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Several states swiftly pause the use of Johnson & Johnson’s vaccine after a federal advisory. | Press "Enter" to skip to content

Several states swiftly pause the use of Johnson & Johnson’s vaccine after a federal advisory.

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Nearly seven million people in the United States have received Johnson & Johnson shots so far, and roughly nine million more doses have been shipped out to the states, according to data from the C.D.C. The six women who developed blood clots were between the ages of 18 and 48. One woman died and a second woman in Nebraska has been hospitalized in critical condition.

“We are recommending a pause in the use of this vaccine out of an abundance of caution,” Dr. Peter Marks, director of the Food and Drug Administration’s Center for Biologics Evaluation and Research, and Dr. Anne Schuchat, principal deputy director of the C.D.C., said in a joint statement. “Right now, these adverse events appear to be extremely rare.”

“I know there are people who have gotten the vaccine, who are probably very concerned. For people who got the vaccine more than a month ago, the risk to them is very low at this time,” Dr. Schuchat said. “For people who recently got the vaccine within the last couple of weeks, they should be aware to look for any symptoms.”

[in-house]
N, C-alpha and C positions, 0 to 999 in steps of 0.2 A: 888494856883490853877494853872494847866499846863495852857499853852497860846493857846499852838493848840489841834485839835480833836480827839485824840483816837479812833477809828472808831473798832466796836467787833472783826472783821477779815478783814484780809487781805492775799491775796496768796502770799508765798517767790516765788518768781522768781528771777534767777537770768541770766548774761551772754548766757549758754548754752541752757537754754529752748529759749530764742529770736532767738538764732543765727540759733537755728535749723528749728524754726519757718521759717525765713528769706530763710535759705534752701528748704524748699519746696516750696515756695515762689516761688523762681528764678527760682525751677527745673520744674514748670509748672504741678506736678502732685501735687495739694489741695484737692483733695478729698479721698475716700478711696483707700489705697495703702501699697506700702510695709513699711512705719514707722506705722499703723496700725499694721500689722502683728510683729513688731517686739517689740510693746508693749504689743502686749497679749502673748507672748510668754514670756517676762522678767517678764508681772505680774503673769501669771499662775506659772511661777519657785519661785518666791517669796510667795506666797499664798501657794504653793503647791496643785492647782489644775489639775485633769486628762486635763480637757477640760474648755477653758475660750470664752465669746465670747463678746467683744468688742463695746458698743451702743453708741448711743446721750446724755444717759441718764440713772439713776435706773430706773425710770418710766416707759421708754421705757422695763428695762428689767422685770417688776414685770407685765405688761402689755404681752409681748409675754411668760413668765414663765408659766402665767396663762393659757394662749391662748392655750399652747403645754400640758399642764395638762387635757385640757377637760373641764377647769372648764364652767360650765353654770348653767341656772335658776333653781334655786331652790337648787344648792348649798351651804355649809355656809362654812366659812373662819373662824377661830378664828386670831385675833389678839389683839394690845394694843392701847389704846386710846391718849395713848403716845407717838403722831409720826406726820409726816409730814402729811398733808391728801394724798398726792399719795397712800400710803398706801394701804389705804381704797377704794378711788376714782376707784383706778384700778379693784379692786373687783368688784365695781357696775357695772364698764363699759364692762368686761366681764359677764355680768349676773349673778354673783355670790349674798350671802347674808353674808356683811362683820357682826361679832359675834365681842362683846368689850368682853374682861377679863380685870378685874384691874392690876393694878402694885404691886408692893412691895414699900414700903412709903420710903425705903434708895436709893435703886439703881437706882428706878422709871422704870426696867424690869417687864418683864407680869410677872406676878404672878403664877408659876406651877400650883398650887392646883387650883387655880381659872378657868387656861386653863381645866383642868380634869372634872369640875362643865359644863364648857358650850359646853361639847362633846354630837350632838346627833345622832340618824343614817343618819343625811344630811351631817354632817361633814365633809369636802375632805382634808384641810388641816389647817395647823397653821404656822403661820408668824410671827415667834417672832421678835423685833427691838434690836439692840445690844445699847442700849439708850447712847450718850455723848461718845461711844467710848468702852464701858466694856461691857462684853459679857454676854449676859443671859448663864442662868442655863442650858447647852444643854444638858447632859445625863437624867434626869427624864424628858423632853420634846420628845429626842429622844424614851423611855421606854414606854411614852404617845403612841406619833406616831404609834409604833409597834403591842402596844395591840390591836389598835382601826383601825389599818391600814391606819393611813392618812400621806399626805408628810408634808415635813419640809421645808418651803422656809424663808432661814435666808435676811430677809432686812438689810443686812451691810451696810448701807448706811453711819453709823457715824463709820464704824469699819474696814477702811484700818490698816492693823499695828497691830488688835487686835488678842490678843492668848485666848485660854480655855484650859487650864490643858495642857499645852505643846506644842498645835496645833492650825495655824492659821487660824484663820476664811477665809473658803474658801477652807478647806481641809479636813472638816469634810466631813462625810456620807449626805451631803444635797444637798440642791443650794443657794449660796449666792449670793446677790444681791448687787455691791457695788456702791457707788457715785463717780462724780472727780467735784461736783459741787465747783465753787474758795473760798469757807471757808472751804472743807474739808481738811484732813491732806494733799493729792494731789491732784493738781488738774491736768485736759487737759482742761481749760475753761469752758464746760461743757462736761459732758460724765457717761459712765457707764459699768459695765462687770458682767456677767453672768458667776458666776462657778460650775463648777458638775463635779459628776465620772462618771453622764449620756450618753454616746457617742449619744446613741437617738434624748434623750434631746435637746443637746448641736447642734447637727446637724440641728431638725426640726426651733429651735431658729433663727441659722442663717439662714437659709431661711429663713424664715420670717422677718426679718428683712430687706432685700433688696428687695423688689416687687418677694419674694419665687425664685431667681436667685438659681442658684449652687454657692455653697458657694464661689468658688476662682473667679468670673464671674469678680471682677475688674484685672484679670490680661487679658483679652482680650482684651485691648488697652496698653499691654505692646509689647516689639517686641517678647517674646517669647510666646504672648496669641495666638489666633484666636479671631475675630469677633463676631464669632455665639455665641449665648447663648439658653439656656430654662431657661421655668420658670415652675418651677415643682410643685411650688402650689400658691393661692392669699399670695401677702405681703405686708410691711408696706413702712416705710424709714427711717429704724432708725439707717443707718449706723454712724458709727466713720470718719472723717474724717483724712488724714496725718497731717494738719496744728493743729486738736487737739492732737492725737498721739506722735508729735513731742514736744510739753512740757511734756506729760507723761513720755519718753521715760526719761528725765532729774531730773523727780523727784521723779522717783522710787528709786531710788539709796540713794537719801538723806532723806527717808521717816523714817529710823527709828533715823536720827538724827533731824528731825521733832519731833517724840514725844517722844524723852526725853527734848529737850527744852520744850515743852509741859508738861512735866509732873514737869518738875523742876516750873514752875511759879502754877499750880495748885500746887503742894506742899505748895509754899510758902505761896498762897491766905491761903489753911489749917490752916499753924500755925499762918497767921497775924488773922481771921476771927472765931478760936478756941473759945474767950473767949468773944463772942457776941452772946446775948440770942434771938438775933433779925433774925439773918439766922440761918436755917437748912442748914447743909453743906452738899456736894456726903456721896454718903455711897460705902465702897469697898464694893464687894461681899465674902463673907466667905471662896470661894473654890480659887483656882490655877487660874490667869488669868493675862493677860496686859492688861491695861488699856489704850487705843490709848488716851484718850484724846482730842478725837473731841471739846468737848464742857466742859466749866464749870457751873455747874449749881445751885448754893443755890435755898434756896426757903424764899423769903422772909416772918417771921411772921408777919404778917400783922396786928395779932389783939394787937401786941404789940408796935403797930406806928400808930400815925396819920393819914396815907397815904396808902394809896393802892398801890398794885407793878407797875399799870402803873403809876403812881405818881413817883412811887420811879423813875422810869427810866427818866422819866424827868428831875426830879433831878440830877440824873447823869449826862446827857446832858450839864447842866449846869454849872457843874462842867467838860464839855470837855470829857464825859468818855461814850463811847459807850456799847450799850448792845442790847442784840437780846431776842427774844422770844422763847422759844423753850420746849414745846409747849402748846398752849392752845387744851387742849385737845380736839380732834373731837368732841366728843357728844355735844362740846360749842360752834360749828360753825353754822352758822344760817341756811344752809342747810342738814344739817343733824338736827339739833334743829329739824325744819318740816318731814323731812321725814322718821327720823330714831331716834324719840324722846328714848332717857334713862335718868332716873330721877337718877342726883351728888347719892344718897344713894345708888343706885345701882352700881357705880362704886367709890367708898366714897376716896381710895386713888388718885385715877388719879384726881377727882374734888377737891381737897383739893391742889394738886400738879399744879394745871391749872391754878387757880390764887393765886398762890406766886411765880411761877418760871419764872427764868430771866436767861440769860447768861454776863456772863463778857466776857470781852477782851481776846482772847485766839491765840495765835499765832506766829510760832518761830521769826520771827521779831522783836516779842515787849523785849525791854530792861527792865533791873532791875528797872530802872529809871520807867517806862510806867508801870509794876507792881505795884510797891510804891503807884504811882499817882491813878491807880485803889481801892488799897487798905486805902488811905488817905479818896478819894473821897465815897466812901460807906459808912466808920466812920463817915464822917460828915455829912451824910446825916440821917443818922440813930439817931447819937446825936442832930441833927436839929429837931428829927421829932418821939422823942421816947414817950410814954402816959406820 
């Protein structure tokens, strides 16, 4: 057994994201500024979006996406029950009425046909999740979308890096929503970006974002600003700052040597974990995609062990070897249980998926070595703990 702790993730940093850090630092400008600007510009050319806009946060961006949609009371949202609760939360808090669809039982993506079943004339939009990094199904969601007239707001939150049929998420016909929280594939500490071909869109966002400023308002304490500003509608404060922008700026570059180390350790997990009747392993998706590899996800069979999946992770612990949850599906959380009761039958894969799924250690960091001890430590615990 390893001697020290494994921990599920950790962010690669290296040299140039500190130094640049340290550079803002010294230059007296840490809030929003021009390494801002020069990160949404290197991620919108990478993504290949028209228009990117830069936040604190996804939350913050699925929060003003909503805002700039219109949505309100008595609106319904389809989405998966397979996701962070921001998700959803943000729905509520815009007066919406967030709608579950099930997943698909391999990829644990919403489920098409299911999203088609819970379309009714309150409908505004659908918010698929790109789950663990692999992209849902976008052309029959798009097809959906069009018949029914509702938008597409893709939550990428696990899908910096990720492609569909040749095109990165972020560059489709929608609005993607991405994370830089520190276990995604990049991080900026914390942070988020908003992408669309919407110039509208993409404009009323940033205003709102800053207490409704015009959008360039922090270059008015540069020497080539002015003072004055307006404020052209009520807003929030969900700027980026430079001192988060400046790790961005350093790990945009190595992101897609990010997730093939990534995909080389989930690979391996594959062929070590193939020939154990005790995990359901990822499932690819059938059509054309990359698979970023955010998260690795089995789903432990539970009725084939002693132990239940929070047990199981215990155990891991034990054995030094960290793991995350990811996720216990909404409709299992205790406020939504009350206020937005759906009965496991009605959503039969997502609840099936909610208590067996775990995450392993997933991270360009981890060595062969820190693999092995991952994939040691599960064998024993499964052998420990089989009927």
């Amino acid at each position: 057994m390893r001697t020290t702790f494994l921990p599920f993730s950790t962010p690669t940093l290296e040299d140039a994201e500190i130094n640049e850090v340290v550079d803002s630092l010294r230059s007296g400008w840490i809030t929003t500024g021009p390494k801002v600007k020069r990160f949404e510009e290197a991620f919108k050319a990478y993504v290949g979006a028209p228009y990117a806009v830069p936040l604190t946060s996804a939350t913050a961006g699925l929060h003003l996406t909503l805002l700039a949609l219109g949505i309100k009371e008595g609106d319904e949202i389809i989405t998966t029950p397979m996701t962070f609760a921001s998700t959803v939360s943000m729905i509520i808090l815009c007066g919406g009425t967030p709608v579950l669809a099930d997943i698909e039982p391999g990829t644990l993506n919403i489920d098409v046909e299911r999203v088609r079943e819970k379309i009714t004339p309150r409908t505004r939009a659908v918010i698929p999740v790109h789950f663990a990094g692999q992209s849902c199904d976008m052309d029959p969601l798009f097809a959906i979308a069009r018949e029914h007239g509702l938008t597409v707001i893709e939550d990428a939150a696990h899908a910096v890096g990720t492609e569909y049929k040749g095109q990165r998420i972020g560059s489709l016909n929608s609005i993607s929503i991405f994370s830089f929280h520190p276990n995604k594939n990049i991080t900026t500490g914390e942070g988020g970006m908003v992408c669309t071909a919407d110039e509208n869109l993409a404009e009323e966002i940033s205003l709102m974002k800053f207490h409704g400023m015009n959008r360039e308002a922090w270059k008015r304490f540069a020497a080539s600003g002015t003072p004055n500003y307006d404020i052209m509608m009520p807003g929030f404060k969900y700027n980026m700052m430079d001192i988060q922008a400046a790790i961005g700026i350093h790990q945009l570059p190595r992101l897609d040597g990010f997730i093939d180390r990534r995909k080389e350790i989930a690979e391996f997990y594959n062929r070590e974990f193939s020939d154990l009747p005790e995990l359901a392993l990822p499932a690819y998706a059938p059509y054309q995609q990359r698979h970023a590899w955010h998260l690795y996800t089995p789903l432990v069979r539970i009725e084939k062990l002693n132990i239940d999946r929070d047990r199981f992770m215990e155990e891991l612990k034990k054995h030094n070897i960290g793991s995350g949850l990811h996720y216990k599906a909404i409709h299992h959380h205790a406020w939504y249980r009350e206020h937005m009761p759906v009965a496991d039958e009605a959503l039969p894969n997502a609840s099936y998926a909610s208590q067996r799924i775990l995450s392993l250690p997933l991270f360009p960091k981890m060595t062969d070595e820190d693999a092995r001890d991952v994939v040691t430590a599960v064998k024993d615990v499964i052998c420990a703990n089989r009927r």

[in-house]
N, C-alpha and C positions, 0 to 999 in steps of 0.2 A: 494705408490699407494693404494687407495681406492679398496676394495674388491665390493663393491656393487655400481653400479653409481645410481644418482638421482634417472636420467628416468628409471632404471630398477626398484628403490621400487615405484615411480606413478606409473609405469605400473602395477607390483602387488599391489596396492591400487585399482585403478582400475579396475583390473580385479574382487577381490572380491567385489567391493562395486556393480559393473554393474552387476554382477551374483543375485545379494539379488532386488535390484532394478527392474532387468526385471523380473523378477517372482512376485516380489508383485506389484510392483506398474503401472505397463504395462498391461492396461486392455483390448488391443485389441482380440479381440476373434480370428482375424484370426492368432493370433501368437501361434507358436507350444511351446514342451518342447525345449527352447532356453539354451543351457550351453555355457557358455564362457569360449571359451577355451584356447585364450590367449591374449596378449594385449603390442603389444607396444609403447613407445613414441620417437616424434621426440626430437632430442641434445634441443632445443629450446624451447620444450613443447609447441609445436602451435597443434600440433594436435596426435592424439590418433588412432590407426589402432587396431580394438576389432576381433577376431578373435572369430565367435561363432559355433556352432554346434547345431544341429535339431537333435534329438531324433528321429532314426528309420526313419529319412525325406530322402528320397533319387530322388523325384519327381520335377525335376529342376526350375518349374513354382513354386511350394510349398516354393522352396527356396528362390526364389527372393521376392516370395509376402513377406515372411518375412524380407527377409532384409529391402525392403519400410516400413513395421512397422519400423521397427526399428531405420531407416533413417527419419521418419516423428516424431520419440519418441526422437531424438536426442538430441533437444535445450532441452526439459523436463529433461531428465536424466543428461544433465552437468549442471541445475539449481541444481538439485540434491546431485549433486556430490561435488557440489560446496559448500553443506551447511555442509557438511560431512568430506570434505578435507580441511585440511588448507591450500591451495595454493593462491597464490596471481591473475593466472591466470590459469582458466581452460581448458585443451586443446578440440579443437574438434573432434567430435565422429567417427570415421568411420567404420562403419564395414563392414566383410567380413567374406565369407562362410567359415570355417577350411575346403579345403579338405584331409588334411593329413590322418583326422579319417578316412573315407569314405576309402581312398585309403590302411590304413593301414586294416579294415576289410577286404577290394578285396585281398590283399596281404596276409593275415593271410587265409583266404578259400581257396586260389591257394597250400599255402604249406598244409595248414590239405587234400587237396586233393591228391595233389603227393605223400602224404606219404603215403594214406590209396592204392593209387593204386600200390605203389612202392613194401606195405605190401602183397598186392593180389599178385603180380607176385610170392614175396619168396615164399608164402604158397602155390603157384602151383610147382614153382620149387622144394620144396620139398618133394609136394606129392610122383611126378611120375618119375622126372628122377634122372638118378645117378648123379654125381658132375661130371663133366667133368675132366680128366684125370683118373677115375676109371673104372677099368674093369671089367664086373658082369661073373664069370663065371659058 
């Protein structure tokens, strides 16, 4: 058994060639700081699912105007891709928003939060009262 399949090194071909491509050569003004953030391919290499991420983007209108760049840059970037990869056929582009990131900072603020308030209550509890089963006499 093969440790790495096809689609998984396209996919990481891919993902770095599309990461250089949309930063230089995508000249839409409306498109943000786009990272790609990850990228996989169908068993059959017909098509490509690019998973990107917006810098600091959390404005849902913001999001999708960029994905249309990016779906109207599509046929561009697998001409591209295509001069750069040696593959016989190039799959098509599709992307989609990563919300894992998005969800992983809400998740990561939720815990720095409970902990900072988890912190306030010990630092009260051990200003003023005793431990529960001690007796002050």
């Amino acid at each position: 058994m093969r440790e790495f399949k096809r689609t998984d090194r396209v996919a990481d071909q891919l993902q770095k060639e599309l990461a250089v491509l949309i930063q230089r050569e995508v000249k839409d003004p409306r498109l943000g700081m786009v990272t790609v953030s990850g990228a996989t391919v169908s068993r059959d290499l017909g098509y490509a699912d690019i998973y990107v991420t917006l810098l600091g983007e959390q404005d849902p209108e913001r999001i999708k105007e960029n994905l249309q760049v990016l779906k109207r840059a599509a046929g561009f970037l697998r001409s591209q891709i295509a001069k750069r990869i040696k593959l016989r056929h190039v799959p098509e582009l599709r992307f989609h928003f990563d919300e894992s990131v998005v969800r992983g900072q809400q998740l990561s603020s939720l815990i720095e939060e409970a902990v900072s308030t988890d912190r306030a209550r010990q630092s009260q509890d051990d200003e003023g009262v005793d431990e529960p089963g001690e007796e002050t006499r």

Like many states, New York had already prepared for a significant drop in its supply of the Johnson & Johnson vaccine after federal officials said that supplies would be limited because of a production issue at a Baltimore manufacturing plant. On Friday, Gov. Andrew M. Cuomo said that New York expected to receive 34,900 Johnson & Johnson shots, a decrease of 88 percent from the previous week.

Dr. Zucker, New York’s health commissioner, said that the state would honor appointments made at state-run mass vaccination sites for the Johnson & Johnson vaccine by giving people the Pfizer-BioNTech vaccine instead. That vaccine requires two doses, and it was not immediately clear how the state would handle the additional strain on its supply.

New Jersey health officials said the state would work with its vaccination sites to help people get appointments for the Pfizer or Moderna vaccine instead. Mayor Bill de Blasio of New York City said that the city would do the same, rescheduling appointments at city-run vaccine sites.

“Every site has been told this morning to stop giving the J&J shots,” he said at a news conference.

The city’s health commissioner, Dr. Dave Chokshi, said that around 234,000 residents have received the Johnson & Johnson vaccine and none had reported any blood clots so far. The city had been relying on the vaccine to inoculate hard-to-reach New Yorkers, including people who are homebound.


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